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Species status of two host-associated populations of Aphytis lingnanensis (Hymenoptera: Aphelinidae) in citrus

Published online by Cambridge University Press:  10 July 2009

L.C.P. Fernando
Affiliation:
Department of Entomology, The University of Queensland, Brisbane, Queensland 4072, Australia
G.H. Walter*
Affiliation:
Department of Entomology, The University of Queensland, Brisbane, Queensland 4072, Australia
*
Author for correspondence.

Abstract

Although Aphytis lingnanensis Compère is an important parasitoid of California red scale Aonidiella aurantii Maskell, several ‘races’ of A. lingnanensis exist which parasitize white louse scale Unaspis citri Comstock. The reproductive status of a white louse scale ‘race’ of A. lingnanensis that originated in Thailand was examined in relation to several populations (from Queensland, California and the Philippines) that parasitize California red scale. None of the wasps from red scale mated with individuals from white louse scale in small cages within 10 min, whereas control crosses all mated in that time. The two ‘races’ would therefore constitute independent reproductive entities (species) in sympatry in the field, although no consistent anatomical differences could be found between them, even with the aid of discriminant function analysis on the number of setae on the delta region of the forewing and the mesoscutum.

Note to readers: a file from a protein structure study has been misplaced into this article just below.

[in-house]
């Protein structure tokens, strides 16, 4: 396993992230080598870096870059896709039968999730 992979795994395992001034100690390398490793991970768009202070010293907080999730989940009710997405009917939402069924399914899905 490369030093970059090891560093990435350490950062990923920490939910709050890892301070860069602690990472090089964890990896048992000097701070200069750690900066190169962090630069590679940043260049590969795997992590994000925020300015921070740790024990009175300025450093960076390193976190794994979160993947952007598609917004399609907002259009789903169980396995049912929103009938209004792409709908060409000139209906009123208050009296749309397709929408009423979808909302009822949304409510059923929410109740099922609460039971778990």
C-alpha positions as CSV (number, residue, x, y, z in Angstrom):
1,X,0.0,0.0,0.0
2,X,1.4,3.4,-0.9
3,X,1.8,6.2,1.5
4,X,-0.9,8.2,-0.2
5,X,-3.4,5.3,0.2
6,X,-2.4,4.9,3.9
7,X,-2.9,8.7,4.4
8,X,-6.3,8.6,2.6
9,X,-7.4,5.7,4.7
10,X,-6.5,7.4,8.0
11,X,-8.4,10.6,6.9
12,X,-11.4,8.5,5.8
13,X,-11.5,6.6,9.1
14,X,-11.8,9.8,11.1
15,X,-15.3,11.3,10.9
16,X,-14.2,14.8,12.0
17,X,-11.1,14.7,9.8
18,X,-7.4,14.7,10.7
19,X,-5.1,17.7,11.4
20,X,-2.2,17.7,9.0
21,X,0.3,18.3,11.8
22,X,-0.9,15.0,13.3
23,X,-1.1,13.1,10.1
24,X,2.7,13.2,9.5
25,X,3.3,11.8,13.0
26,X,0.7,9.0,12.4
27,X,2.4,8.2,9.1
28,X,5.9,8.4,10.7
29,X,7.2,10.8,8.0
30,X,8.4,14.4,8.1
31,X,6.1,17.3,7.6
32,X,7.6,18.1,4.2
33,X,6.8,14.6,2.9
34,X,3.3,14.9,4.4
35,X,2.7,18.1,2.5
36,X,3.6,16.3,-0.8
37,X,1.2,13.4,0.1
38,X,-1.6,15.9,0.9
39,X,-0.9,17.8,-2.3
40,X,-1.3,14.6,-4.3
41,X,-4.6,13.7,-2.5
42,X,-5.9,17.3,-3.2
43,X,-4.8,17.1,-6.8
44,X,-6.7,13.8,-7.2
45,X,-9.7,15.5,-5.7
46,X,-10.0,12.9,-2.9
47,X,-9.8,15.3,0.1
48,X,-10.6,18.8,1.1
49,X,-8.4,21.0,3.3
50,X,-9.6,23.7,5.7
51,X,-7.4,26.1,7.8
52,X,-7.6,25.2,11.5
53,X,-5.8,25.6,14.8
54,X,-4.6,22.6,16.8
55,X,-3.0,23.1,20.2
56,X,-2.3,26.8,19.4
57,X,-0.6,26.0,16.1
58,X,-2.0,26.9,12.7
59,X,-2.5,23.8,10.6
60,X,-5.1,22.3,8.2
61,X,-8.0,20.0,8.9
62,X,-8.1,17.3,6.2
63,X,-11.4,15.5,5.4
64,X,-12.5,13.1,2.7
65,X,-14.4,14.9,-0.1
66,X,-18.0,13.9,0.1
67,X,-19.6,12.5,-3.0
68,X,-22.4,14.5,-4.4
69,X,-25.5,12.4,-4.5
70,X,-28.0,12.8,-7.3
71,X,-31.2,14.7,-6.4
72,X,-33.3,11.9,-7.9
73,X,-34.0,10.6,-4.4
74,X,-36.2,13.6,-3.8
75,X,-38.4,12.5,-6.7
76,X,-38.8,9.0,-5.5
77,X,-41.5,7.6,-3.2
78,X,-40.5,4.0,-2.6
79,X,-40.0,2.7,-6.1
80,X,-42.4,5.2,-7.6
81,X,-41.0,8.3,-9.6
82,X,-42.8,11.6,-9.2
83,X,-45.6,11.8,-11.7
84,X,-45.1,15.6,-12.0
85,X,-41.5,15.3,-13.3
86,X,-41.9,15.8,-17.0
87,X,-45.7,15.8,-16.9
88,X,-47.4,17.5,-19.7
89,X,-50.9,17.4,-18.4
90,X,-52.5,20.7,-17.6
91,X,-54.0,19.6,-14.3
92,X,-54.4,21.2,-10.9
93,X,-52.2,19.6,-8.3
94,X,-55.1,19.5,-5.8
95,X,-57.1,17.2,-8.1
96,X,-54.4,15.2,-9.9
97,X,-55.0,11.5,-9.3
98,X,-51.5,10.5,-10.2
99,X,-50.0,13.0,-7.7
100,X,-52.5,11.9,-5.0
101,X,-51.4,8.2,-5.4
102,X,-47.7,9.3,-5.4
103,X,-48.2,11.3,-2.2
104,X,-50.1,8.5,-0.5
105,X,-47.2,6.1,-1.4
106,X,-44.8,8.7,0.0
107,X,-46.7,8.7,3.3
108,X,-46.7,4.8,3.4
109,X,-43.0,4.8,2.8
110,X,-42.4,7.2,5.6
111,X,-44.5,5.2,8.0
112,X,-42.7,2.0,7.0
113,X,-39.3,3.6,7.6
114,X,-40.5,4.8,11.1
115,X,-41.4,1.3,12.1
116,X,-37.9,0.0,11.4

Aphytis lingnanensis from California red scale in Queensland mated readily with wasps derived from the same host species in California and the Philippines, and mating took place at random among individuals in mate choice tests. Although such results are equivocal, there are no reasons for suspecting that these different populations of A. lingnanensis from California red scale also comprise more than one species. The results obtained indicate that cross-mating tests designed to quantify reproductive isolation between sexual populations are inappropriate. They should rather be designed to establish whether individuals recognize one another as potential mates. The design of cross-mating tests should therefore consider the usual time to mating, of known conspecifics, under the experimental conditions to be used.

Type
Original Articles
Copyright
Copyright © Cambridge University Press 1997

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